Mama Africa, tell me how you’re doing?

Without question, I’m privileged to have a job where I get the opportunity to meet some amazingly talented people, while having novel experiences in far-flung corners of the world. Case in point, last month I wrapped up a 3-country road trip across Nigeria, Ghana and Kenya, where I had the opportunity to talk to diverse groups of startup founders and aspiring enrepreneurs. As much as I consider myself well-travelled, large parts of Africa are completely unfamiliar to me, and this was my first encounter with the tech community in this part of the continent.

On the one hand, major African hubs like Lagos, Accra and Nairobi may still appear to sit on that delicate precipice of being labelled as a ‘nascent’ market, yet their startup credentials seem to state otherwise. A steady stream of global startup success stories have been emerging of late from the likes Jumia (Africa’s first and currently only unicorn), Flutterwave, Paystack, Cellulant, Sendy and Aella Credit, who are each applying their own unique form of innovation to solving seemingly impossible problems. On the surface, the propositions they offer may appear to be rather unremarkable; for example Jumia has a popular eComm store, while Sendy transports people and parcels. But think about how you transact online in a market with little to no credit card penetration, or delivering a parcel domestically where the vast majority of residents have no formal address, and the enormity of the challenges these startups have had to overcome quickly becomes apparent.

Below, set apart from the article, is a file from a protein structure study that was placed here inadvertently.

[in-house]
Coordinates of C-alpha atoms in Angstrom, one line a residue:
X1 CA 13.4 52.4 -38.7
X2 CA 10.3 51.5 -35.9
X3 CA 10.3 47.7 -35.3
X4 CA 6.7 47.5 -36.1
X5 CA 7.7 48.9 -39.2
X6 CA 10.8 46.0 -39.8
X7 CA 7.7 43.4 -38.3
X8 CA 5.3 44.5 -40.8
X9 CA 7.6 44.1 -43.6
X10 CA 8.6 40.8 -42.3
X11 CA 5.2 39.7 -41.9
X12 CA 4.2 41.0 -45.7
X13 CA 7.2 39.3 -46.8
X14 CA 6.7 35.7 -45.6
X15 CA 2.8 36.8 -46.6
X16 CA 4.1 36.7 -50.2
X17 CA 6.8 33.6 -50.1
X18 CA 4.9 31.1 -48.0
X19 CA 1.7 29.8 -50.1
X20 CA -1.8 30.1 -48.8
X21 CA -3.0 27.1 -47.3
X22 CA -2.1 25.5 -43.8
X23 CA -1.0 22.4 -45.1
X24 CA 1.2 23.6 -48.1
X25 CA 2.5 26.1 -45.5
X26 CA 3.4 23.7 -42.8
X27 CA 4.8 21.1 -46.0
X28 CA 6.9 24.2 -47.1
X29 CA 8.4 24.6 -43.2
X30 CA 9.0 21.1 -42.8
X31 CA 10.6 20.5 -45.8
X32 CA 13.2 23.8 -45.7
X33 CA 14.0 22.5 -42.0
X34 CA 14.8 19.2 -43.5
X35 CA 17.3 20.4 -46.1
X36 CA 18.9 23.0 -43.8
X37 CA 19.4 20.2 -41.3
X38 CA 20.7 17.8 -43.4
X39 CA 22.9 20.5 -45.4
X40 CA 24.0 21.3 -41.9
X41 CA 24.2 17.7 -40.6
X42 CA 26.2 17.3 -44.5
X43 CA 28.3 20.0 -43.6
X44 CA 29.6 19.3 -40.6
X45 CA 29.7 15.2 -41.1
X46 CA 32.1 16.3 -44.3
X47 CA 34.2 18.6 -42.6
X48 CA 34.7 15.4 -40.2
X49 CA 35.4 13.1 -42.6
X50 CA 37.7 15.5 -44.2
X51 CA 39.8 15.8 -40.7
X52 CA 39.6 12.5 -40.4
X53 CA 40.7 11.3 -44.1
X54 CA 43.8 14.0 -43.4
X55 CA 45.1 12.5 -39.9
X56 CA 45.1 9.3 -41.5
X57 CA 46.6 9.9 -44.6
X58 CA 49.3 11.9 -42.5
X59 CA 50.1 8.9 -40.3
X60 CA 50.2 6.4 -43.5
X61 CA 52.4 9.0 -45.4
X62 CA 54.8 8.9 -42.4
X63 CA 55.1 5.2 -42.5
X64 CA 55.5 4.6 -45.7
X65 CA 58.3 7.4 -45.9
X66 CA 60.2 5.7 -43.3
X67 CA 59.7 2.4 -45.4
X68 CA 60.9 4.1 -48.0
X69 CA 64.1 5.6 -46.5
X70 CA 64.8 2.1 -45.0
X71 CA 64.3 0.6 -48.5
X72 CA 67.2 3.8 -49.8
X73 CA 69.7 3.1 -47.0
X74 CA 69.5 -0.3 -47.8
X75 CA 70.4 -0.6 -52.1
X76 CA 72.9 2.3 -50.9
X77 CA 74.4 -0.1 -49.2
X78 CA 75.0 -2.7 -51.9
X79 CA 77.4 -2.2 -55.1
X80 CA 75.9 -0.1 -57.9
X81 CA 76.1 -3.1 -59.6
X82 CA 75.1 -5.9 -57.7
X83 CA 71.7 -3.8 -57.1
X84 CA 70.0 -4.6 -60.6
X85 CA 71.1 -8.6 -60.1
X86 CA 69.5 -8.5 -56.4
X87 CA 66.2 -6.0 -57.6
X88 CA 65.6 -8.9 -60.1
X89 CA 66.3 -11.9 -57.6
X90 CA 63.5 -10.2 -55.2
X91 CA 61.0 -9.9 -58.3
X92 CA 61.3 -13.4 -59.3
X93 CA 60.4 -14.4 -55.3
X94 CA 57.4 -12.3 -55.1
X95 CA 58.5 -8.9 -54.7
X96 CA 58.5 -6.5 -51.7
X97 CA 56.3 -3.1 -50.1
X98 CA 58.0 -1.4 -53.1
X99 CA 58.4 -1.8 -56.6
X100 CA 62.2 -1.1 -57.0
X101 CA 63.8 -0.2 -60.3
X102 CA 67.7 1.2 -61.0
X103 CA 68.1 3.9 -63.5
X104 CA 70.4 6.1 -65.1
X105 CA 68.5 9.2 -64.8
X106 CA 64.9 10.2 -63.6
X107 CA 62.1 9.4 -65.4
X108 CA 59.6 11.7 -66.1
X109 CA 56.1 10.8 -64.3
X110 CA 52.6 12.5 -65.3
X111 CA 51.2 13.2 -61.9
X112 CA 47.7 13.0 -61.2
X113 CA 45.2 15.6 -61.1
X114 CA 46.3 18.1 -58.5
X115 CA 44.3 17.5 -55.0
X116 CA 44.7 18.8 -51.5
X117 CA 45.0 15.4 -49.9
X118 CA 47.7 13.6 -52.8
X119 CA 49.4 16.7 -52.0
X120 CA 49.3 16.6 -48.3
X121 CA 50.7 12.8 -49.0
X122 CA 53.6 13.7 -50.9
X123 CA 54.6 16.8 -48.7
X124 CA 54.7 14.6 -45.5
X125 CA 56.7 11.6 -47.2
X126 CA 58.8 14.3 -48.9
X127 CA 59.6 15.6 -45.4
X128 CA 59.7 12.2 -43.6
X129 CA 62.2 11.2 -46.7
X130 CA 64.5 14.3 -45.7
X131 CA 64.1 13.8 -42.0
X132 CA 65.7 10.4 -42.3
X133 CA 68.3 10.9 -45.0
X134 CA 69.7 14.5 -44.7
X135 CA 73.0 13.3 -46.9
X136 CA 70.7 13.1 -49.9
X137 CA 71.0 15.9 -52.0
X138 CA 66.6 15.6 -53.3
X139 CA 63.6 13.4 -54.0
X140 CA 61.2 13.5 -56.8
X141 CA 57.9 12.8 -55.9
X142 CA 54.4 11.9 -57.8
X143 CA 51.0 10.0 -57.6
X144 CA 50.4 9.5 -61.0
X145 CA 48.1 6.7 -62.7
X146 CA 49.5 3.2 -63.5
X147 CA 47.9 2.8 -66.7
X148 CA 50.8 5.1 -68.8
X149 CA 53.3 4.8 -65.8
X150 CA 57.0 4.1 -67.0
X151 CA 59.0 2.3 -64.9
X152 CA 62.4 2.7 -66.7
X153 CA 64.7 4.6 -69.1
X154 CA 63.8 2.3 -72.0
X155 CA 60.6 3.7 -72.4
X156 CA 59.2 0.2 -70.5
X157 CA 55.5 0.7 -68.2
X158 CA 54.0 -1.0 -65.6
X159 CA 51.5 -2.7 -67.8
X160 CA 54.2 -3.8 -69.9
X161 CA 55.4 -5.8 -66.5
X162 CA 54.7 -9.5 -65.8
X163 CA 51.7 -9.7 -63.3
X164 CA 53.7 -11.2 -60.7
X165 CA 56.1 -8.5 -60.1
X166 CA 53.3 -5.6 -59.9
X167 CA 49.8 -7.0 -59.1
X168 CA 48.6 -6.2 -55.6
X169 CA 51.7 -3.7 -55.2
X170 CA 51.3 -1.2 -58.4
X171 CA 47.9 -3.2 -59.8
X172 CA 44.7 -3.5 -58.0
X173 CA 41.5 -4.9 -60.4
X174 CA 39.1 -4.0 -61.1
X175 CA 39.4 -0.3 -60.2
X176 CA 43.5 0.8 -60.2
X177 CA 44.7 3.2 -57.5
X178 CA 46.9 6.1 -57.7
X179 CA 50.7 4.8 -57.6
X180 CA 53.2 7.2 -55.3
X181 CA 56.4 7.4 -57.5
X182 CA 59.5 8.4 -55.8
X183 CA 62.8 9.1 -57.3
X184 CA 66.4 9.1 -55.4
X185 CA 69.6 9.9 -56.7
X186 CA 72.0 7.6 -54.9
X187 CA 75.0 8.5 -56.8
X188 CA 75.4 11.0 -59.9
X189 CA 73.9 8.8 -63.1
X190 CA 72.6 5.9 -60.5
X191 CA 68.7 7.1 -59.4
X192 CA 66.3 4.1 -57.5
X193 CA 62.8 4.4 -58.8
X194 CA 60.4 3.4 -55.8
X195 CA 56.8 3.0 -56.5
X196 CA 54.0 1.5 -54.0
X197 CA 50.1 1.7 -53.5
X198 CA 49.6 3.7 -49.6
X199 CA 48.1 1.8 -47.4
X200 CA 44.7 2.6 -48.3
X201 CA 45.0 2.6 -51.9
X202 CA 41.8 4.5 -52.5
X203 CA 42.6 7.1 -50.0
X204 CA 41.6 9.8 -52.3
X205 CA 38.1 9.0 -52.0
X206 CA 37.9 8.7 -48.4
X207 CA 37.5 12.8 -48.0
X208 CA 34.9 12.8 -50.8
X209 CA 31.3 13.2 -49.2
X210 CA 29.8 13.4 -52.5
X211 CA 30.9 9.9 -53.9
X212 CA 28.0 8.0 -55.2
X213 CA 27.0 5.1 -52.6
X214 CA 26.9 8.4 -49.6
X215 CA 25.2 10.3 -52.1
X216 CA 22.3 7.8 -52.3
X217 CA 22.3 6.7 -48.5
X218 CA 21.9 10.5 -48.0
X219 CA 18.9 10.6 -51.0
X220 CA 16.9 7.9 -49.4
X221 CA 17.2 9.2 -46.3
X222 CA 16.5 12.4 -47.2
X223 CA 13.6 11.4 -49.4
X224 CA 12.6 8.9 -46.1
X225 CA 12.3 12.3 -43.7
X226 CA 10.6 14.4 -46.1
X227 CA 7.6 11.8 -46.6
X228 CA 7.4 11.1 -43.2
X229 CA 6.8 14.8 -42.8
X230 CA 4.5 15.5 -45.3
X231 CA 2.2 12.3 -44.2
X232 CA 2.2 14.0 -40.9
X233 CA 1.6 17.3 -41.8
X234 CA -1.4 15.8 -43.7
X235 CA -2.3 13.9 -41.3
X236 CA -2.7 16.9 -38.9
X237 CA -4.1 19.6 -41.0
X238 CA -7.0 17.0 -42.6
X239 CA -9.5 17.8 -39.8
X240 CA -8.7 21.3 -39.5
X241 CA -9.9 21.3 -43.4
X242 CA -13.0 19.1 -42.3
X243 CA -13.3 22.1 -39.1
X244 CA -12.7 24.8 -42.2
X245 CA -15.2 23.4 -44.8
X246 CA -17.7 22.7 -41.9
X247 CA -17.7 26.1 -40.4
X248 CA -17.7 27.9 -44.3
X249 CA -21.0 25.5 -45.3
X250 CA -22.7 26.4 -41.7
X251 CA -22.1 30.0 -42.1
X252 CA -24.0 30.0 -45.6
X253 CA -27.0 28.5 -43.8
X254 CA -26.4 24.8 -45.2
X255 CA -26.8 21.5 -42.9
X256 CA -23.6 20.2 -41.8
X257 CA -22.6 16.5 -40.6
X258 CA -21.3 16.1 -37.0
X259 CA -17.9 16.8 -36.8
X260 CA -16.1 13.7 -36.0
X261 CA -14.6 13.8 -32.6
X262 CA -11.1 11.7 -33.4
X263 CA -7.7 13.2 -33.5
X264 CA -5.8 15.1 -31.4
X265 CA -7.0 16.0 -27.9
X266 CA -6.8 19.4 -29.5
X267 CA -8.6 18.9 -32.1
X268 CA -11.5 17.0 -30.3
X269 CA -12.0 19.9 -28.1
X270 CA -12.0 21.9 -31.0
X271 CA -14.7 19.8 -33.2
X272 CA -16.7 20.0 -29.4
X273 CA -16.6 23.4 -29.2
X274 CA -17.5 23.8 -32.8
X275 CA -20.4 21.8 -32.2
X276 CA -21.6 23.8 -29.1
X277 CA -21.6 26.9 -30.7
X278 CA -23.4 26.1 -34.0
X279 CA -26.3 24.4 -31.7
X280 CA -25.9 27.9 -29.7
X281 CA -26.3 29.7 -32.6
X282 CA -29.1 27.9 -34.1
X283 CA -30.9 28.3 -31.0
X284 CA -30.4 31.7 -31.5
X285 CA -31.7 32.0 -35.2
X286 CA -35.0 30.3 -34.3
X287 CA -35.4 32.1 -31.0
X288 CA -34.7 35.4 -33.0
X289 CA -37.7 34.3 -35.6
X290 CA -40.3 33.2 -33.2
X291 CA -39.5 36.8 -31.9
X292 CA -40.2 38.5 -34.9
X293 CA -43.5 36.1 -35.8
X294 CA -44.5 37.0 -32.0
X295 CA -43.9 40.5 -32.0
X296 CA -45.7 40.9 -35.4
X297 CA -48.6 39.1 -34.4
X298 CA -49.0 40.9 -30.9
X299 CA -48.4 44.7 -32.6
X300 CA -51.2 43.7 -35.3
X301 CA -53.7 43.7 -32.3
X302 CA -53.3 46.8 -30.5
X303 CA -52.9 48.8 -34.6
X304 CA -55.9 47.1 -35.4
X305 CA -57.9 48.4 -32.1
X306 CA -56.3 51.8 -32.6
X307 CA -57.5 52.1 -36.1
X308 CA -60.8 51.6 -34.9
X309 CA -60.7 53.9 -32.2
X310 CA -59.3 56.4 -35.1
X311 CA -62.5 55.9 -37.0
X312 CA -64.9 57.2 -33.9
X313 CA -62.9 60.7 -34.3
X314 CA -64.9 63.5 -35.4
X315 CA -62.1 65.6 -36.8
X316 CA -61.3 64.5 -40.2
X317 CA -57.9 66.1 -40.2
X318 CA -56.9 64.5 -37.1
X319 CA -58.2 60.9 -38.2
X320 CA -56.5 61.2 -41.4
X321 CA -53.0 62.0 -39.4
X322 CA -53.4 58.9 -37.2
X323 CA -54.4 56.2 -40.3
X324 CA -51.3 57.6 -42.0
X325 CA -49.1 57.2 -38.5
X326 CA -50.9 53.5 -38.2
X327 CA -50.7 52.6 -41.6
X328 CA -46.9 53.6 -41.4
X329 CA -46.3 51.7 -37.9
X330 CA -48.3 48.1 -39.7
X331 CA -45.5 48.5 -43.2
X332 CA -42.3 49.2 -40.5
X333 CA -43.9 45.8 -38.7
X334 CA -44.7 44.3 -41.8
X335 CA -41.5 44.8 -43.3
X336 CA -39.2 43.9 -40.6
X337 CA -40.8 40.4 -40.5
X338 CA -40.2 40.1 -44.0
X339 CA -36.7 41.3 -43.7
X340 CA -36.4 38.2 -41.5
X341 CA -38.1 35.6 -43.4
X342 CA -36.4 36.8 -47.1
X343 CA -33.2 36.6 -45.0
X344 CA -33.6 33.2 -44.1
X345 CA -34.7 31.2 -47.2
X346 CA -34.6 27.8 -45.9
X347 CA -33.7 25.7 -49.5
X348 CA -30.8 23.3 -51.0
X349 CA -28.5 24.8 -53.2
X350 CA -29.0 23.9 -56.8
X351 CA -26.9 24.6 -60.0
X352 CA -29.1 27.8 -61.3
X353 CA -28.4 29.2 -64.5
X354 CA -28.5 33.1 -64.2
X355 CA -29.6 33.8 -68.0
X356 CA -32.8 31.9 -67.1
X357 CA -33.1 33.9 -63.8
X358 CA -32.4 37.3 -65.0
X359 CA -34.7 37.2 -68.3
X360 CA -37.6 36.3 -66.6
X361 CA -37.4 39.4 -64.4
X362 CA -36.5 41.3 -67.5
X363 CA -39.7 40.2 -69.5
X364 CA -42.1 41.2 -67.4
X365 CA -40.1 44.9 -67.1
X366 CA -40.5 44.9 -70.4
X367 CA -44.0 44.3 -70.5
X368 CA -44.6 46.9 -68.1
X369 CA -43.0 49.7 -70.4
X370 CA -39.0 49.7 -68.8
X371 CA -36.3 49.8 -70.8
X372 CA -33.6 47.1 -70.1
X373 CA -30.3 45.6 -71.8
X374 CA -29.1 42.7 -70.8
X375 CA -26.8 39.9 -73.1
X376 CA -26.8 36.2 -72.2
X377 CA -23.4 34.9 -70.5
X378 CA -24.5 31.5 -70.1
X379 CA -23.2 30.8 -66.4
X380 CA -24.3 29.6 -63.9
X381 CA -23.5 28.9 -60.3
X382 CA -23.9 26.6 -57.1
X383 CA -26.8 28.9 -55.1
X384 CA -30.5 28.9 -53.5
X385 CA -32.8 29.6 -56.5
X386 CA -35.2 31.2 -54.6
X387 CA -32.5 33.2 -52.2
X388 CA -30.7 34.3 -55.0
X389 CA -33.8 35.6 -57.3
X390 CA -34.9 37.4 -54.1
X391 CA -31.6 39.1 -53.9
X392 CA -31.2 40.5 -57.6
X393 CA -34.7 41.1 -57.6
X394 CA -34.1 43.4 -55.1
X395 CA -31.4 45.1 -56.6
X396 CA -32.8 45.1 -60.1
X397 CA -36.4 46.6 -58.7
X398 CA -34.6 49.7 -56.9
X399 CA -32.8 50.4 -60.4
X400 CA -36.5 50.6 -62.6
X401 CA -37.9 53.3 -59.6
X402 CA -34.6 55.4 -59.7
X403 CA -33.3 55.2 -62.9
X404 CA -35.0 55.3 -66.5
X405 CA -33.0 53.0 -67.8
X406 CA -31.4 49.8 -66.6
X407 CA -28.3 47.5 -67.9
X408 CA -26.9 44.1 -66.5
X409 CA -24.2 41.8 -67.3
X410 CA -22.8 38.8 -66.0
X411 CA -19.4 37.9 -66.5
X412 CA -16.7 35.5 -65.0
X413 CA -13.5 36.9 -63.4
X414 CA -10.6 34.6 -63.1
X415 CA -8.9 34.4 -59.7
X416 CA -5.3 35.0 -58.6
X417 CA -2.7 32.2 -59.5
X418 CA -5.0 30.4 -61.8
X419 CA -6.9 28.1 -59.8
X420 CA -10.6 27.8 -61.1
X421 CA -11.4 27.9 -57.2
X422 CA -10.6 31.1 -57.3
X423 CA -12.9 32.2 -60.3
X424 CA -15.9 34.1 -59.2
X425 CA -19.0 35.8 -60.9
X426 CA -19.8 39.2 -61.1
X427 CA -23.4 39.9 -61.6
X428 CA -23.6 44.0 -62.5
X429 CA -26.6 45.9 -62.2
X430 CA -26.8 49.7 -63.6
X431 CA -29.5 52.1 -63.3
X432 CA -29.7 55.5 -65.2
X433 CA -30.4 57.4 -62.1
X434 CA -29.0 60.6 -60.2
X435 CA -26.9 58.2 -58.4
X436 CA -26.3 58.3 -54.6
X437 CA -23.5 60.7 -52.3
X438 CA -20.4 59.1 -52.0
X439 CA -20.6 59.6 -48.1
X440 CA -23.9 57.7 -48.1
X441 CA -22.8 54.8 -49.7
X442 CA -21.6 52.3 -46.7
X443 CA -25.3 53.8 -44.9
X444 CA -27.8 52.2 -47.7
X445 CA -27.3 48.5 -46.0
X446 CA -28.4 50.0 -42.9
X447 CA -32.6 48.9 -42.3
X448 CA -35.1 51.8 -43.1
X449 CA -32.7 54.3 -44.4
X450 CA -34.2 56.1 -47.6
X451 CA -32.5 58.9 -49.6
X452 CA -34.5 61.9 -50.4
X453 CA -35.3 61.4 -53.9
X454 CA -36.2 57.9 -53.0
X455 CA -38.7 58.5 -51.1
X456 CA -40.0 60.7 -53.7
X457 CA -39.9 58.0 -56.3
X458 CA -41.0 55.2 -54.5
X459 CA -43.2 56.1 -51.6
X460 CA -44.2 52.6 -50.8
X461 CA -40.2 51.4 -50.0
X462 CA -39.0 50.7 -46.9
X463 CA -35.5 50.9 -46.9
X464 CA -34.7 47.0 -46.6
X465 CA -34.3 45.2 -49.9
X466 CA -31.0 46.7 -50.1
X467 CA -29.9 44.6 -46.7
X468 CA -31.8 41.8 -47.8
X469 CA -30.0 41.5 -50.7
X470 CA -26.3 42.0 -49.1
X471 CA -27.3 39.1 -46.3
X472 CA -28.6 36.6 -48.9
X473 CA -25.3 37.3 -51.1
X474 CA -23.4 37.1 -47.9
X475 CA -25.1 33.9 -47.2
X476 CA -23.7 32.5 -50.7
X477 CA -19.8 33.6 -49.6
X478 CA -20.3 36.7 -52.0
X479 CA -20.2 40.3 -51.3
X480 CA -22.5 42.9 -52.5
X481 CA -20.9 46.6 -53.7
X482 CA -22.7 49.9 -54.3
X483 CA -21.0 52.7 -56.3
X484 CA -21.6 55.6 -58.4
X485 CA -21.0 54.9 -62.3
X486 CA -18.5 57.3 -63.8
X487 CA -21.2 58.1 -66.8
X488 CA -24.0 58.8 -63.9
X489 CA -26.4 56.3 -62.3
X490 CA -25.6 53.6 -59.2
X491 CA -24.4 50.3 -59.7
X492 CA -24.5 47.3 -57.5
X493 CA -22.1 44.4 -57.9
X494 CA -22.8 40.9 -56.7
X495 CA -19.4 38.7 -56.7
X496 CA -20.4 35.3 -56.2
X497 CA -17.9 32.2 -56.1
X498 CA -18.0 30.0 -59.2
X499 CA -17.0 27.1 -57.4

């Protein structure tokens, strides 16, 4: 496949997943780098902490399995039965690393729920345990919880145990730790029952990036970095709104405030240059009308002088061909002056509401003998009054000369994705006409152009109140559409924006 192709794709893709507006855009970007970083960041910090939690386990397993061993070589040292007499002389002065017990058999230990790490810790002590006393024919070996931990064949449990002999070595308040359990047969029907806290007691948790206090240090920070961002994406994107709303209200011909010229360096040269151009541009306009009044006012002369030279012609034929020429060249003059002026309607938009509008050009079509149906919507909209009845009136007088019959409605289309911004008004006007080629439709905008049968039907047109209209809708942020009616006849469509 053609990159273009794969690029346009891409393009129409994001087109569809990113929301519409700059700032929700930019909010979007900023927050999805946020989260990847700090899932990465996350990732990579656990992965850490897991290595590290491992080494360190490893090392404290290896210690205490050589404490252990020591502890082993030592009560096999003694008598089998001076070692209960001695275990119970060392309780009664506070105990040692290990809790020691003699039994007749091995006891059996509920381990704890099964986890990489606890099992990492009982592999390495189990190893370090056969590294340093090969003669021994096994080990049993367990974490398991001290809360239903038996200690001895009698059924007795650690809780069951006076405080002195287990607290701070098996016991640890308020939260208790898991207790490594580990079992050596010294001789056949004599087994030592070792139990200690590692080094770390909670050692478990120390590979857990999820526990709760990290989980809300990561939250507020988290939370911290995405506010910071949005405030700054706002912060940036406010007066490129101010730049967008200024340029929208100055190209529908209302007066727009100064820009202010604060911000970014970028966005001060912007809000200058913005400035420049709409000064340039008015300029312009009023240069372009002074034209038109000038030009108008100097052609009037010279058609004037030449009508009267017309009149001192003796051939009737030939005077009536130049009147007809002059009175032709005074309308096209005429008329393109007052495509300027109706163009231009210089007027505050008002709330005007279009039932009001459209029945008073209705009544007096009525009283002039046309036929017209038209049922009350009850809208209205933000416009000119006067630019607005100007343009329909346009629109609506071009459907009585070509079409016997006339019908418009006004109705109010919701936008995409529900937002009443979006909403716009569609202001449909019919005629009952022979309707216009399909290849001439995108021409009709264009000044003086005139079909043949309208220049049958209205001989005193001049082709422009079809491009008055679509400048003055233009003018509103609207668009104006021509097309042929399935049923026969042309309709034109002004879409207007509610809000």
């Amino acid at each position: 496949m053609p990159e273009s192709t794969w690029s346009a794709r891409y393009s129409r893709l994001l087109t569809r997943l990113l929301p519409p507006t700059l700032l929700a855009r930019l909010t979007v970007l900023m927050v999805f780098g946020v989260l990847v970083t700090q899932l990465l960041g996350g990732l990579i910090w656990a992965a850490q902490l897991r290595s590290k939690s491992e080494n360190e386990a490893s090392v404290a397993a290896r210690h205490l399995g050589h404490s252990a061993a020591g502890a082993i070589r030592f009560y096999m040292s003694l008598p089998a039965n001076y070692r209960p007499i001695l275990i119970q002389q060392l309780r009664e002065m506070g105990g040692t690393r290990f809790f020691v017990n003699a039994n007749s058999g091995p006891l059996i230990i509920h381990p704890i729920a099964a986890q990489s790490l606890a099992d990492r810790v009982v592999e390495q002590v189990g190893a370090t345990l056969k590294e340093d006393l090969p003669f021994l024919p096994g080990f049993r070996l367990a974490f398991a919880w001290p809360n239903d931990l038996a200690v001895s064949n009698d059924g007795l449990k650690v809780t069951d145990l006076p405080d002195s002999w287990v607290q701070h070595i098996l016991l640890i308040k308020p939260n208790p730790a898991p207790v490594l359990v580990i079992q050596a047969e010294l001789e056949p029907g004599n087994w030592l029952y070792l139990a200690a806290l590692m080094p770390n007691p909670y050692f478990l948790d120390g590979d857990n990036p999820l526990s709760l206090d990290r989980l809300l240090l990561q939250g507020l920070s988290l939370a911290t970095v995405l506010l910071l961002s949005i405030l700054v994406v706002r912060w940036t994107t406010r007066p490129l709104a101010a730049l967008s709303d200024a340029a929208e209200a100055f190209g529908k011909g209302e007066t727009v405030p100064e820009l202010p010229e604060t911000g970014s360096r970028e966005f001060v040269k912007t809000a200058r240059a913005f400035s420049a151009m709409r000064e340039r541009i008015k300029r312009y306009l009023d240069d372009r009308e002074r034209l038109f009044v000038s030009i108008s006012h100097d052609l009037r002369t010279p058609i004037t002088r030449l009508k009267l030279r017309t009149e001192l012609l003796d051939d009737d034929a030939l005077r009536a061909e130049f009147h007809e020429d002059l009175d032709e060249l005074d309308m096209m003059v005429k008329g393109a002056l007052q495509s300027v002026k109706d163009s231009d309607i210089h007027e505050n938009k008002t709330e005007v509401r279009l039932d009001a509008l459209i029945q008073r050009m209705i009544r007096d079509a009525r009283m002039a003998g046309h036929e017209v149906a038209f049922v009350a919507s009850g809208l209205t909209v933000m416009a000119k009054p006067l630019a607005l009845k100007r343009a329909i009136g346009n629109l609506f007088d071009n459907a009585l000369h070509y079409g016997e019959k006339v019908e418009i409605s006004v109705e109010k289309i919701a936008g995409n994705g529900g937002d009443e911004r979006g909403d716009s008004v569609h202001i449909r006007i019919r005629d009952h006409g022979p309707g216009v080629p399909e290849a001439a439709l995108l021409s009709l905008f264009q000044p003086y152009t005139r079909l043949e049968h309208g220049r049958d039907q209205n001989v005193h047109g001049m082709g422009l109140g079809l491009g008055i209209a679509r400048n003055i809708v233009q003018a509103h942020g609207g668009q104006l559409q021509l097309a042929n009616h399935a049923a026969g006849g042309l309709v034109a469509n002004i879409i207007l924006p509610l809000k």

It’s very easy for those of us who live in western markets to get complacent about the abundance of opportunities available to founders; from a selection of funding options, a strong eco-system of accelerator and incubator programs, reliable infrastructure, connectivity and fast links to other commerce hubs, there’s much we take for granted. My Africa experience was eye opening to say the least. The entrepreneurs here are hungry to succeed, because as one founder put it to me, they have little in the way of prospects and therefore nothing to lose. Becoming a successful entrepreneur is seen as the gateway to social mobility. The sense of urgency I witnessed to understand how they could build a successful business, is likely to be the driver behind the enthusiasm for content and learning. The marketing strategy session I presented as part of the business track was standing room only in every location we visited, and I was impressed by the level of sophistication in the Q&A and thoughtfulness of how some of these entrepreneurs are tackling their unique problems. 

I came away from my two weeks on the continent energized and hopeful in a way that I hadn’t been in a very long time. Seeing the passion and willingness to succeed filled me with positivity and optimism, and I look forward to continuing many of the conversations we started in person, through online channels. I’ll be posting my slides, along with detailed talking points from my presentation in a future blogpost. 

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